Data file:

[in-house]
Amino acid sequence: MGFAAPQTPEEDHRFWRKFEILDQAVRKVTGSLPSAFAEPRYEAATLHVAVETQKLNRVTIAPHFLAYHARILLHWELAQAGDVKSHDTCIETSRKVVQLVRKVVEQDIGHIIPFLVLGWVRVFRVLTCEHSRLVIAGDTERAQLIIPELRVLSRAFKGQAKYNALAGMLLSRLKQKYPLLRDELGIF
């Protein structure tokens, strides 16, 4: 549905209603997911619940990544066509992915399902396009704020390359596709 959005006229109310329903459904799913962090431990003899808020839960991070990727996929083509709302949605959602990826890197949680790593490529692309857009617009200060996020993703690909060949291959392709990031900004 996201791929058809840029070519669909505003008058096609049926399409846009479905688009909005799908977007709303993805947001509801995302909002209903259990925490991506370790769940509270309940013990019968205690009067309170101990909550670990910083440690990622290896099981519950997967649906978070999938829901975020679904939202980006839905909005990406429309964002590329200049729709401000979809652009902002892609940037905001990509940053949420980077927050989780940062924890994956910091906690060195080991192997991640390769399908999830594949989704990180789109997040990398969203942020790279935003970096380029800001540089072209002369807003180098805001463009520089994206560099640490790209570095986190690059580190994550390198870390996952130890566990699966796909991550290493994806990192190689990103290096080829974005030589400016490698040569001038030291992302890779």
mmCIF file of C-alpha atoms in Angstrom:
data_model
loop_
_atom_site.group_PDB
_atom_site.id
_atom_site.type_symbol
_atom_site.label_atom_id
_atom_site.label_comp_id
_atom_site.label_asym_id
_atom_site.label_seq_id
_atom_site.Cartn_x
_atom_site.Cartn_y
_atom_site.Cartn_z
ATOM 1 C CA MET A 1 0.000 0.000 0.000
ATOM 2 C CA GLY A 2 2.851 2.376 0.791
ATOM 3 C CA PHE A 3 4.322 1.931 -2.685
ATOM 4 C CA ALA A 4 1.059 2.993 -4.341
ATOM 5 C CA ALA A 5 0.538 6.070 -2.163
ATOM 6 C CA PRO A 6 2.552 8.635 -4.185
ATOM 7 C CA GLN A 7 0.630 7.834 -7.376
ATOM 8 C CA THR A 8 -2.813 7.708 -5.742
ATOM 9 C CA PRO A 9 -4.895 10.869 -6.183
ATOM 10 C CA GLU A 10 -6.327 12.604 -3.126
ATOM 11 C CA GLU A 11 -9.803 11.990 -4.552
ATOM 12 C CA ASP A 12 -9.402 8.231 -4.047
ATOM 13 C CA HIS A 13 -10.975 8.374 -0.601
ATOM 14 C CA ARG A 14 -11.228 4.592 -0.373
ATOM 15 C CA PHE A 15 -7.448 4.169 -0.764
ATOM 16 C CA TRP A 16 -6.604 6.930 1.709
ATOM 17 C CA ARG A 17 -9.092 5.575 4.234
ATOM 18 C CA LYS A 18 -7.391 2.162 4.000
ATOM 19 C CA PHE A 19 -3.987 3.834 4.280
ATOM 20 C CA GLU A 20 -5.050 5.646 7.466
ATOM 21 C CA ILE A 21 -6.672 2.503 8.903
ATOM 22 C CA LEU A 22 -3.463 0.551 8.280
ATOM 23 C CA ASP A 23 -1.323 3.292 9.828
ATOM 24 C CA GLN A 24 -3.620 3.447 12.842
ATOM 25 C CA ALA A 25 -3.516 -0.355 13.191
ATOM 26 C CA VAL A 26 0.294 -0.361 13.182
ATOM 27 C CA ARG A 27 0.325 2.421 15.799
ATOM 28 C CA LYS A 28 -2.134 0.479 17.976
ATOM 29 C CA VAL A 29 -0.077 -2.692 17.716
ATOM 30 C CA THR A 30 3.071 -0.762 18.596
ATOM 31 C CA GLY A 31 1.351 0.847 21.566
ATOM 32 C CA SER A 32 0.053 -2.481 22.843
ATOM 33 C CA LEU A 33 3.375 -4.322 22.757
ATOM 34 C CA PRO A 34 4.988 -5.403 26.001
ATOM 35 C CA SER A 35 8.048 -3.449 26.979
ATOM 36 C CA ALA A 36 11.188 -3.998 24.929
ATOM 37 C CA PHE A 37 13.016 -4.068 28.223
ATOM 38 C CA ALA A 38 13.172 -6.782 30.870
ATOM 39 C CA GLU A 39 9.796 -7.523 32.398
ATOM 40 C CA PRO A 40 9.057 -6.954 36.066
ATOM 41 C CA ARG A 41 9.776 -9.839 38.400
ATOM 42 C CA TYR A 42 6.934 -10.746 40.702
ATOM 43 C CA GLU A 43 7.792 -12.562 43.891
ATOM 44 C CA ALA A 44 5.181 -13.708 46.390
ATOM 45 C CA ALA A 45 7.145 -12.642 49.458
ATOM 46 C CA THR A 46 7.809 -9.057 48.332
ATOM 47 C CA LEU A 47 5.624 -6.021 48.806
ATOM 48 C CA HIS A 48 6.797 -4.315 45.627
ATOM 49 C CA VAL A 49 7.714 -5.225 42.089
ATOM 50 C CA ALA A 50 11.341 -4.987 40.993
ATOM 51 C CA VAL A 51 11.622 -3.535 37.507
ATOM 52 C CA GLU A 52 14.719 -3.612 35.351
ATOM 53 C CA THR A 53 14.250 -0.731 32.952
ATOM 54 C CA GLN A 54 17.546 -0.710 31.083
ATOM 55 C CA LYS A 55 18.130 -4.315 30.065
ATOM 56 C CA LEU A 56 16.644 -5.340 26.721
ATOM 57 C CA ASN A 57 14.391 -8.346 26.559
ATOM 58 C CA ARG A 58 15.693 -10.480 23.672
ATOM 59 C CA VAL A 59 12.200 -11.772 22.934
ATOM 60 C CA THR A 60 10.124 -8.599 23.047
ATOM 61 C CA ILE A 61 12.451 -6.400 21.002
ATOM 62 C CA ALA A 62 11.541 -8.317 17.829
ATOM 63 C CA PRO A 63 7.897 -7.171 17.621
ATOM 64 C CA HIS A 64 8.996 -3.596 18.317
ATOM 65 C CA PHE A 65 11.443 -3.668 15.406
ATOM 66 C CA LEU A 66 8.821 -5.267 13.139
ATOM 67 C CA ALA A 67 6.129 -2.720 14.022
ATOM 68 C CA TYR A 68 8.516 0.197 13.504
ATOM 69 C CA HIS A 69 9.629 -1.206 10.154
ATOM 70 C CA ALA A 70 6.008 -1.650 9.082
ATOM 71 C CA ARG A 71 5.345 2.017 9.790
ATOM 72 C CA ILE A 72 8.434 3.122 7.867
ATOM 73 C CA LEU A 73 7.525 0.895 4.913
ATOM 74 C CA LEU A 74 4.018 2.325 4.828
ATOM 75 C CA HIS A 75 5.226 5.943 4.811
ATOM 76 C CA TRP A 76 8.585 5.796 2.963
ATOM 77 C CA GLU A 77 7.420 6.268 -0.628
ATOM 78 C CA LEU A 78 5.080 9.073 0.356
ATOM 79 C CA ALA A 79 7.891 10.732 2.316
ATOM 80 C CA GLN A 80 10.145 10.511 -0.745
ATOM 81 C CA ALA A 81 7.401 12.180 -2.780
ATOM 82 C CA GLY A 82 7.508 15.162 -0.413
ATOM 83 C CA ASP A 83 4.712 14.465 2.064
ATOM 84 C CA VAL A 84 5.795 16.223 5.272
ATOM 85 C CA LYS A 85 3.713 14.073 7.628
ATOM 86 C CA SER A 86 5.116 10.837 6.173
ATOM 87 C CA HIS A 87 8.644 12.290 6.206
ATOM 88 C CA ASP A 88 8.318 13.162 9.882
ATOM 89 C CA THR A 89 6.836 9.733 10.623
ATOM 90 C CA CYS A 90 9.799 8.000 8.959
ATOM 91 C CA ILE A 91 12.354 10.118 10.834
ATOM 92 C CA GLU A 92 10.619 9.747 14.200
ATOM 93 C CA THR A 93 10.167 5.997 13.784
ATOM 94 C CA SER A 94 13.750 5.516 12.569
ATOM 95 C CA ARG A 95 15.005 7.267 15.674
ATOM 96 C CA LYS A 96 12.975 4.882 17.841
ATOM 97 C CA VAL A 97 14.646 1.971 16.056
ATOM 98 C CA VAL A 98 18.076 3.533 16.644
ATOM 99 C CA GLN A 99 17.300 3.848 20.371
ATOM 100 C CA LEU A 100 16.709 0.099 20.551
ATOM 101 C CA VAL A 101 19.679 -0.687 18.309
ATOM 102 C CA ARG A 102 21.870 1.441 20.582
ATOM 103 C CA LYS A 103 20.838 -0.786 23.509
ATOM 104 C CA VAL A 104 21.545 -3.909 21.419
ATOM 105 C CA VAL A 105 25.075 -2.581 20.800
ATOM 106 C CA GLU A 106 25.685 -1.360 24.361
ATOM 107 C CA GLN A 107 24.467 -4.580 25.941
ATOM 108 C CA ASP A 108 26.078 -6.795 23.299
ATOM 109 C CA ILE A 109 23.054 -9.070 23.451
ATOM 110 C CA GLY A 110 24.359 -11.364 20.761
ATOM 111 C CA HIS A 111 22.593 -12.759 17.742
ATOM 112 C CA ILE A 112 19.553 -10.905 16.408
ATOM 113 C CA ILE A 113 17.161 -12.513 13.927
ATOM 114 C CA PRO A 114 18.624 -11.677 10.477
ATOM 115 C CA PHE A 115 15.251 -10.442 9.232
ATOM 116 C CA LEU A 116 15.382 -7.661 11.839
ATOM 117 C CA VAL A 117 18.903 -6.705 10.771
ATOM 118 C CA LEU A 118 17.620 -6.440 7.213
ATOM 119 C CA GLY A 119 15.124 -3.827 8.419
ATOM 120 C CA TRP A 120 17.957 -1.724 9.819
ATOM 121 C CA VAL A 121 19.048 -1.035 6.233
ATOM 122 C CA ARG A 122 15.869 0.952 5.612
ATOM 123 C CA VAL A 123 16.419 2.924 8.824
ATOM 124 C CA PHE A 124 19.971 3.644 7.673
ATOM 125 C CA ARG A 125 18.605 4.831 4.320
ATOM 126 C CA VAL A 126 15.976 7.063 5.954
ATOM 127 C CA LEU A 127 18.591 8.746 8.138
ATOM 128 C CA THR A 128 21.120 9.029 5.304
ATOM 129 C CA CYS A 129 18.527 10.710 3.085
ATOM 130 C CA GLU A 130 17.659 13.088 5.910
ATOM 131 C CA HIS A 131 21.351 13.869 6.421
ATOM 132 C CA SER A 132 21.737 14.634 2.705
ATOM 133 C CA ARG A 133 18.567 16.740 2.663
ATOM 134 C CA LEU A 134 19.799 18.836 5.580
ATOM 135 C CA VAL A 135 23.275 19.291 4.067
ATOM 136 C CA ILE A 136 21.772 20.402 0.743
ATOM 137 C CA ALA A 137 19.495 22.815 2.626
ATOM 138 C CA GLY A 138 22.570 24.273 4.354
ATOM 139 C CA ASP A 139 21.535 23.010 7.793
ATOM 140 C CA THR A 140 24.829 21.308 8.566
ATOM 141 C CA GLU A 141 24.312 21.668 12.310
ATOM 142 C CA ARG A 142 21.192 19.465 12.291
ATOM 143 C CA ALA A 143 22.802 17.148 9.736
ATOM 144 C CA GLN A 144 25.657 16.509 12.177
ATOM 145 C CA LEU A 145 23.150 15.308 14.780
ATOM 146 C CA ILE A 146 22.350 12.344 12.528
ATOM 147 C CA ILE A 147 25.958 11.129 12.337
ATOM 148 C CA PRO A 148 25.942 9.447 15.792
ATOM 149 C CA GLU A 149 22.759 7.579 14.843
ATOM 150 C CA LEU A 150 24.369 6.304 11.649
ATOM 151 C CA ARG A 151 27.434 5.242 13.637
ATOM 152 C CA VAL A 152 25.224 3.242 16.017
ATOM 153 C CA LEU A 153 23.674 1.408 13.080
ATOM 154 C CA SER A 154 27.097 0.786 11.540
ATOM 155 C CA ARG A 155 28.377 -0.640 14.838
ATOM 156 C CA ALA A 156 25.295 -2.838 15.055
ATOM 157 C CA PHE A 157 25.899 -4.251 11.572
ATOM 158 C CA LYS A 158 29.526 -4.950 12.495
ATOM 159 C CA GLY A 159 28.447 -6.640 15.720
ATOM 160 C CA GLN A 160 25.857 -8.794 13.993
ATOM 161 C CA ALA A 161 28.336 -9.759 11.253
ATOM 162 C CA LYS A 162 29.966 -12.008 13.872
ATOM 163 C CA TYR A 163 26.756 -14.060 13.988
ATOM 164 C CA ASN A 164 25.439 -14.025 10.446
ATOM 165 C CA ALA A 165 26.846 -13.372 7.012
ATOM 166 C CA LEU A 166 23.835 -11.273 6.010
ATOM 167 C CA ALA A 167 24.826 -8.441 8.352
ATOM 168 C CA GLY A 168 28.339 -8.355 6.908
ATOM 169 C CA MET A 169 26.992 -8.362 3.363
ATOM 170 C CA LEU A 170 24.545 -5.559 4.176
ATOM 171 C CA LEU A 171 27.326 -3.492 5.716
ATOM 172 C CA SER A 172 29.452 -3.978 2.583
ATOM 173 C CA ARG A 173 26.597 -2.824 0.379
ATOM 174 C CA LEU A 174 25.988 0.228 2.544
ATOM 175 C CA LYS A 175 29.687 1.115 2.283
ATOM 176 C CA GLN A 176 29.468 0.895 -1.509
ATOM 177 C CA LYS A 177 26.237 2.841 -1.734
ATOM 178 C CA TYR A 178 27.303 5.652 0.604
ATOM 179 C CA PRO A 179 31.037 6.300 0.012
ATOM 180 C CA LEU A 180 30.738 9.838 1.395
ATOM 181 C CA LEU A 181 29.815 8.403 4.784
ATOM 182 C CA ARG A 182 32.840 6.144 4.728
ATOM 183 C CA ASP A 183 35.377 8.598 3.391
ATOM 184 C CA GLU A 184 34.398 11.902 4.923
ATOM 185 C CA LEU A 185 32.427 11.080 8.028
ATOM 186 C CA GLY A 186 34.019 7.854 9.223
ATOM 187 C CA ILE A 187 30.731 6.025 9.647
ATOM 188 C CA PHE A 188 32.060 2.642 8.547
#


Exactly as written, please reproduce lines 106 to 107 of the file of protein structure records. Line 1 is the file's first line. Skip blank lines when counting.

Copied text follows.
ATOM 90 C CA CYS A 90 9.799 8.000 8.959
ATOM 91 C CA ILE A 91 12.354 10.118 10.834